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If you've worked in an office in the past 15 years, odds are you've used Cisco's desk phones, attended WebEx conference calls or watched colleagues over Cisco's TelePresence video service. Maybe you've also used Lync, Skype, Hangouts or some of the many others services to collaborate with others.

Now, Cisco claims you can choose all of the above thanks to a significant shift in the San Jose, Calif.-company's collaboration suite strategy. At its Cisco Live conference, the company introduced options to simplify its systems while cutting costs.

"We want to bring amazing collaboration capabilities to every room, every desk and every pocket," said Peter Ulander, vice president for marketing. He said the company did a good job of helping people connect through voice, video or data conferences, but all through three services that operated as separate businesses within Cisco.

Confusing Choices

"One thing we realized is that, going beyond the Cisco walls, when you look at all the different tools that we use to collaborate, it has actually confused the market," he said in an interview with CMSWire. "There's no consistency across the tools. We're learning multiple interfaces. And at the end of the day you may not even know what the other people happen to be using, so your meetings start late, etc."

The company now plans to offer video with the quality of TelePresence, conference service like WebEx and new hardware that brings full collaboration on everything from a tablet's browser to an oversized board room display. Ulander said these changes are the second step in a four-stage series of changes expected this year, but declined to give any hints about what is coming next.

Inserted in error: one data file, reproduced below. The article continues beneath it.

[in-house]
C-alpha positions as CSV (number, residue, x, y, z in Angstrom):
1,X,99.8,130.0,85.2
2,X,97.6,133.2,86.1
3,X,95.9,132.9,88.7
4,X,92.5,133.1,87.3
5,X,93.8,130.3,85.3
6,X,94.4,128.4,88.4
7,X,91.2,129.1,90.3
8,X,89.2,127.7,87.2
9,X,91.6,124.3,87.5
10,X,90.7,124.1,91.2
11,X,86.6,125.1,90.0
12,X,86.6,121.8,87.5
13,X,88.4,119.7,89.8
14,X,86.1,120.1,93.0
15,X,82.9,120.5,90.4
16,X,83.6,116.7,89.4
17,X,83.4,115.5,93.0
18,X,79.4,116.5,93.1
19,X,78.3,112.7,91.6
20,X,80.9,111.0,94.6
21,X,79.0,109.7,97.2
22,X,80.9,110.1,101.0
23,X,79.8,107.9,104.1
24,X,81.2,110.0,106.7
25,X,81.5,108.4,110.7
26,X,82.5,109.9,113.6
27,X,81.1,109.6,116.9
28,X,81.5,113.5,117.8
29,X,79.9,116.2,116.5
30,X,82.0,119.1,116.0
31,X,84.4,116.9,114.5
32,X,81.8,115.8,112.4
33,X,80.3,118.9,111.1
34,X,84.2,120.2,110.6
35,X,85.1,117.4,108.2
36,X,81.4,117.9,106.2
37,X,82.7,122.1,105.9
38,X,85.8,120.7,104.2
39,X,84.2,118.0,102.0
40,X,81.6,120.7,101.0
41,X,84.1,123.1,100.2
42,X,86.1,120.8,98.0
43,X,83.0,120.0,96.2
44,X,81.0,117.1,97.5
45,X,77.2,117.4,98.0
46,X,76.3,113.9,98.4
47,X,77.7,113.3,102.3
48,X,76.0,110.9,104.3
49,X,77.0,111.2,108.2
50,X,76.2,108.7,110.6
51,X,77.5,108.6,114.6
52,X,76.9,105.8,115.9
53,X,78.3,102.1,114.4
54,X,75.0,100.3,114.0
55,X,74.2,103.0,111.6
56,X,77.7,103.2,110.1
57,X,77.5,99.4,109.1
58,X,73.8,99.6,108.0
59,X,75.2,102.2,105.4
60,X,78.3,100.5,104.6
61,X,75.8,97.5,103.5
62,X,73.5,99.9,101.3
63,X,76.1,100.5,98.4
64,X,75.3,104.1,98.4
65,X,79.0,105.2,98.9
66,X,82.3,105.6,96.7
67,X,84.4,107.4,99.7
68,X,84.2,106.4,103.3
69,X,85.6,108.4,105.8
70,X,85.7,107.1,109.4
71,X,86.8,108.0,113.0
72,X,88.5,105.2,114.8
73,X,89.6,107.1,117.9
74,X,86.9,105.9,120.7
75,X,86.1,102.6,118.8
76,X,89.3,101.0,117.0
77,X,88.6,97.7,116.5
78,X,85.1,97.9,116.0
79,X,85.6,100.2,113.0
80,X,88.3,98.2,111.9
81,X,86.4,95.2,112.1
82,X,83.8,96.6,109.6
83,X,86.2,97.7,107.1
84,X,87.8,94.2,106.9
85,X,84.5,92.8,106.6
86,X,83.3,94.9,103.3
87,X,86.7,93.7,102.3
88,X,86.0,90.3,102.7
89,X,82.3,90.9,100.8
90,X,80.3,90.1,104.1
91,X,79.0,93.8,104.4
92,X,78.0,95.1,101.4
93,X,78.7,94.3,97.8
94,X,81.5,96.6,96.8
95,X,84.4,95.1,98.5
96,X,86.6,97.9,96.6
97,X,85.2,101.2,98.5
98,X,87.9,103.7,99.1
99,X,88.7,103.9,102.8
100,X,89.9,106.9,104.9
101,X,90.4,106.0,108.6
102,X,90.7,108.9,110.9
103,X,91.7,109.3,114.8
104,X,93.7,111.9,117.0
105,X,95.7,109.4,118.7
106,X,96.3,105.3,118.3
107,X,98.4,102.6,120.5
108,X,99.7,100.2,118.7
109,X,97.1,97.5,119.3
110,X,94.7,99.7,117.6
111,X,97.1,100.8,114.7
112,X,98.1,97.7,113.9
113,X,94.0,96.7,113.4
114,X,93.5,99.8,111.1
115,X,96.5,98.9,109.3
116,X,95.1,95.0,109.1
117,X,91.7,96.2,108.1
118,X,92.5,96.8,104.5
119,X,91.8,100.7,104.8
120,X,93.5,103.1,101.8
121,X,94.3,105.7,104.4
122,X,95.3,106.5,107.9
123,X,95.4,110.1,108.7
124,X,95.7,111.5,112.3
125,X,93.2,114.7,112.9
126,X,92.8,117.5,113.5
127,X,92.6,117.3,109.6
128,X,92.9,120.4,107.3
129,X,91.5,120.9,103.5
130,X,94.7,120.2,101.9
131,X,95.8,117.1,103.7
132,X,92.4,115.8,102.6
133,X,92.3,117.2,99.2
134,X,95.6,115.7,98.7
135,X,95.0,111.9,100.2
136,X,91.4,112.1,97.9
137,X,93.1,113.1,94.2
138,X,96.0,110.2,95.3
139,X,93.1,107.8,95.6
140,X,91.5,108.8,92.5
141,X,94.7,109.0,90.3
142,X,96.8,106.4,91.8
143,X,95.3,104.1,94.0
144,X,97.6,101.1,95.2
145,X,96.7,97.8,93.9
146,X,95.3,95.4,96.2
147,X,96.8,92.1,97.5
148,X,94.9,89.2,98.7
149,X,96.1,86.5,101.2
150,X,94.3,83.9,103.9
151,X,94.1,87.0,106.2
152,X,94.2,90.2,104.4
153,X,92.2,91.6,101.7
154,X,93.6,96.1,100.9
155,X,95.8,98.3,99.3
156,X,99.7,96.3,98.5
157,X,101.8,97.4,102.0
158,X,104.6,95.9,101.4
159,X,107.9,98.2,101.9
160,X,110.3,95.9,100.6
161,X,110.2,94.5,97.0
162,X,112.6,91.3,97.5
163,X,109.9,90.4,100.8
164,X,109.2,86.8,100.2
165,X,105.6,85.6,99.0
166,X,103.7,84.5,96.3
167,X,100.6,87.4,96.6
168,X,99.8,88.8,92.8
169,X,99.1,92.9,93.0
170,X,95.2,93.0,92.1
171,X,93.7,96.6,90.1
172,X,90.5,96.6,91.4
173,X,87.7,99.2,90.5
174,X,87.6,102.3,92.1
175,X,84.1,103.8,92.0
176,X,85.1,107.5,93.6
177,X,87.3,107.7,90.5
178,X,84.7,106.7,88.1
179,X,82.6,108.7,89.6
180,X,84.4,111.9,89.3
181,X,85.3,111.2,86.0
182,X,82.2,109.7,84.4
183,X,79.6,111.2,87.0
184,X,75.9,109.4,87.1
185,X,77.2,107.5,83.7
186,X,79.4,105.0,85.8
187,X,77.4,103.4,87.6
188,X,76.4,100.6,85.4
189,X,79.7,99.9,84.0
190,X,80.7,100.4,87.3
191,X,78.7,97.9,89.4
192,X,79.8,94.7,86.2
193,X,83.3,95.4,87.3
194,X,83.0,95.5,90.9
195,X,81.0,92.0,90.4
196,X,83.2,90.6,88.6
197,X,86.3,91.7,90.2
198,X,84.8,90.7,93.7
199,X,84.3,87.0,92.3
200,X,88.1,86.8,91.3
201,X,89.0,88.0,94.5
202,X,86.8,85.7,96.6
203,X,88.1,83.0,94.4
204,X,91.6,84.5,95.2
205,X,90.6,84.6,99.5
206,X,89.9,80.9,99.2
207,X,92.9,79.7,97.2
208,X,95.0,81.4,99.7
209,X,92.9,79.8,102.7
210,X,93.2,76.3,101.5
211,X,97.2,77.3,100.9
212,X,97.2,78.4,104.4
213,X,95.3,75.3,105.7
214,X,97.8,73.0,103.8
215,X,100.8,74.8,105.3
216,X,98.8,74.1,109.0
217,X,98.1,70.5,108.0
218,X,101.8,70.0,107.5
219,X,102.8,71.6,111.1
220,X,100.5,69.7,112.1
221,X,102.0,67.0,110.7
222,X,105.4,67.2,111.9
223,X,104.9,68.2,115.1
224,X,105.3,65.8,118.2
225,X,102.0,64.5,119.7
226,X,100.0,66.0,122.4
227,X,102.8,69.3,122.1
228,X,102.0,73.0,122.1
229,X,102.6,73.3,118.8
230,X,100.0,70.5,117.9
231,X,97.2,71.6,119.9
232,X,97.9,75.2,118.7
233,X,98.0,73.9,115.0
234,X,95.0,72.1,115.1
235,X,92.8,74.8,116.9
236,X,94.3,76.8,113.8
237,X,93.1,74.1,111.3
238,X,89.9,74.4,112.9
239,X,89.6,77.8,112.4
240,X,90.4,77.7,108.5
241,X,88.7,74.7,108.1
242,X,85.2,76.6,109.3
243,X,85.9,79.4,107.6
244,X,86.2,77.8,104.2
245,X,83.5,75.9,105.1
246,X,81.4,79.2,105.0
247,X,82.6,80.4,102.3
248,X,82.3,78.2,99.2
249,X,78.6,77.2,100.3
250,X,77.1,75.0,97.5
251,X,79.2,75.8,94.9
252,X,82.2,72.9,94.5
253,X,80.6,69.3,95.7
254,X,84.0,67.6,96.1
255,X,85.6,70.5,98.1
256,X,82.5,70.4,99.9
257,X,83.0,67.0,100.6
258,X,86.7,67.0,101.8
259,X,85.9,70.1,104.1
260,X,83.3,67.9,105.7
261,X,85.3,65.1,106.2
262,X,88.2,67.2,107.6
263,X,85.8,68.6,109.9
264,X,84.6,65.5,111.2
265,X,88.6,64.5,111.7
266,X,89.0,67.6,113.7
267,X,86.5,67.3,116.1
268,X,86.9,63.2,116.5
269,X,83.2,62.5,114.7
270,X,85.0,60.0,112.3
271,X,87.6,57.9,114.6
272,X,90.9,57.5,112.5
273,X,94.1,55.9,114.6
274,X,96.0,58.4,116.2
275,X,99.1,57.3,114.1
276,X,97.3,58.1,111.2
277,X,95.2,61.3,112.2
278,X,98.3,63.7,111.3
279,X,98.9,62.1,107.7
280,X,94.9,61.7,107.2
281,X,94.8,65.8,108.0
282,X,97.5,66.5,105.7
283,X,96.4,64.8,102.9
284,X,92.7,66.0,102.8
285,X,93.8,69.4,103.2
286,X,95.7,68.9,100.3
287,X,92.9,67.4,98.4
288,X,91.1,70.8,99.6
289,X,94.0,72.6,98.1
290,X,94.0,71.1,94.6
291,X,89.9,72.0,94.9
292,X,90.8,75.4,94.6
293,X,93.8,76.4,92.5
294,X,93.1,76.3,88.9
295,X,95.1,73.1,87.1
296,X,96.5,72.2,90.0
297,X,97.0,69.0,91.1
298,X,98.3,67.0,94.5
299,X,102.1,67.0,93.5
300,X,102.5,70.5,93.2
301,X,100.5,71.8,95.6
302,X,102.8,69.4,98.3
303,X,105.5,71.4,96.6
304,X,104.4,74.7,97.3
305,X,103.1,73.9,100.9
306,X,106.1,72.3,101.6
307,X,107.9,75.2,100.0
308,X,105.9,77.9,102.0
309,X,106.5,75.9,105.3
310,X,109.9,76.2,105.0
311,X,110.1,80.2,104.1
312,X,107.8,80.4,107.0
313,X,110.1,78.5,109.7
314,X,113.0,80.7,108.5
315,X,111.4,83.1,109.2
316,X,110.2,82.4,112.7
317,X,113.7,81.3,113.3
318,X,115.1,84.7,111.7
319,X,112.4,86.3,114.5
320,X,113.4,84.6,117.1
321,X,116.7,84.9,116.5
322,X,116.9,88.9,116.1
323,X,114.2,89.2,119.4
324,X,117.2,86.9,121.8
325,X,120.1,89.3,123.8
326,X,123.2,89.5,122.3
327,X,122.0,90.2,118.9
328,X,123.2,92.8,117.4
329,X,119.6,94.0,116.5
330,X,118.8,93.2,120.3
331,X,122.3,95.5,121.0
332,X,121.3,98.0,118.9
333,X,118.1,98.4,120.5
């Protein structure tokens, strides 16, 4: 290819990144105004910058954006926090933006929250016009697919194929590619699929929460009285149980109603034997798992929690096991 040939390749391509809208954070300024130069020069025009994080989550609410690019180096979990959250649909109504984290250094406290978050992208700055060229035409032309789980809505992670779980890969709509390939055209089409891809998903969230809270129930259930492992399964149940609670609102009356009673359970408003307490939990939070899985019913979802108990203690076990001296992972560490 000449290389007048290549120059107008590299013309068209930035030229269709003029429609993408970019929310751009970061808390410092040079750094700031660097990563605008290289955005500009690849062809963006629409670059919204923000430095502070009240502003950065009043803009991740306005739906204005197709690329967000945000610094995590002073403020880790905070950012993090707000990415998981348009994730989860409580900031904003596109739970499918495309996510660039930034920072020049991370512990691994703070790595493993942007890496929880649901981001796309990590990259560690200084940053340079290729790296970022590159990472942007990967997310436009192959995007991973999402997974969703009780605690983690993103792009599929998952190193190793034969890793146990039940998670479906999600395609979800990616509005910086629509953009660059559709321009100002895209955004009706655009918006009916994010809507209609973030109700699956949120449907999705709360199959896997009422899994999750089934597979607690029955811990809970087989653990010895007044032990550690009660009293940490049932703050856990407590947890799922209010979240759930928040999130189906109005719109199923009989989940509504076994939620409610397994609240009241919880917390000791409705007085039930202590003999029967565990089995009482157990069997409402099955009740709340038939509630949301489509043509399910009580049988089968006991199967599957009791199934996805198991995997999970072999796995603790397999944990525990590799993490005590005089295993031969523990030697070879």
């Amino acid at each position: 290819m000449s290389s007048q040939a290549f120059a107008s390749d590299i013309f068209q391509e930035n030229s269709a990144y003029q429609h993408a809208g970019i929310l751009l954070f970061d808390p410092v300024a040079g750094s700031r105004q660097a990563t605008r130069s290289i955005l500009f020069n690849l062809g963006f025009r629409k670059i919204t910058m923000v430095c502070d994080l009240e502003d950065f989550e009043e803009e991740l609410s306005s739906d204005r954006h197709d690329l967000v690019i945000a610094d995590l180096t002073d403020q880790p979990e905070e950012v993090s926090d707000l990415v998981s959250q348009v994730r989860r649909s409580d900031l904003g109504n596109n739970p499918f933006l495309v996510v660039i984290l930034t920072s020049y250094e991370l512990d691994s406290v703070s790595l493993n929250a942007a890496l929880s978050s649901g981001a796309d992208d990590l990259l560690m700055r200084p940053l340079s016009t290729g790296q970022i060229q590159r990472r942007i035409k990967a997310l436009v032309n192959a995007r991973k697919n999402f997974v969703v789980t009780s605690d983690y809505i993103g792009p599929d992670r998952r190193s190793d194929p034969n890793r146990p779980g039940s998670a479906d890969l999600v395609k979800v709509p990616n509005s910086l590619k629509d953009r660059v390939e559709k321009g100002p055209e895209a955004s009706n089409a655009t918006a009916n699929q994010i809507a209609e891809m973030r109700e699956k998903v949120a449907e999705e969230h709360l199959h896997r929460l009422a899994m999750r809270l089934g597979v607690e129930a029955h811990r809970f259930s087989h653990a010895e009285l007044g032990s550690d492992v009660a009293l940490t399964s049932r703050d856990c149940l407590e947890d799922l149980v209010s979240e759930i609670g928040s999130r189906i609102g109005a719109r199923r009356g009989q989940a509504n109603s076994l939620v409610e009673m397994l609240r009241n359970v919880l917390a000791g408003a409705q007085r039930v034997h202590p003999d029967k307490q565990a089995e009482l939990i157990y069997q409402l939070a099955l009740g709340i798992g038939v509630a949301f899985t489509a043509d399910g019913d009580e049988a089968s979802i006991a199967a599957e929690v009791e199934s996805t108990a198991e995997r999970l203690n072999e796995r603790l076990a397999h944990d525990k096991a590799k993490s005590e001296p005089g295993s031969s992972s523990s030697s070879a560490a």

For now, there are new phones, with Cisco's 8800 series serving as the latest iteration off the nearly ubiquitous desk phones. But there is also a new touchscreen display that can serve as phone or self-contained conference center that can tie into WebEx, Lync or whatever system is required to collaborate with distance workers.

These new DX series monitors include a high-def camera and a unique  sound system that Ulander said can pick up the voice of the person at the desk, but not disturb the person in the next cube. Ulander said it creates a virtual "cone of silence" for the worker using the system.

More than a Monitor

The monitors work with any computer or can be connected directly to Salesforce or other systems. They run on the Android operating system, which also means the monitors can run some apps.

A 23-inch, touchscreen DX monitor lists at $3,000, but Ulander said he expects a "street price" in the range of $1,500 to $2,000.  That's a lot for a monitor alone, but Ulander noted it includes a phone, camera, speakers and other equipment normally found on an office desk. And it means the desktop is less cluttered by other devices.  There is also a 14-inch model.

Cisco has also simplified its management console to a single system, eliminating the need for multiple boxes and screens. That also brings down its price, Ulander said.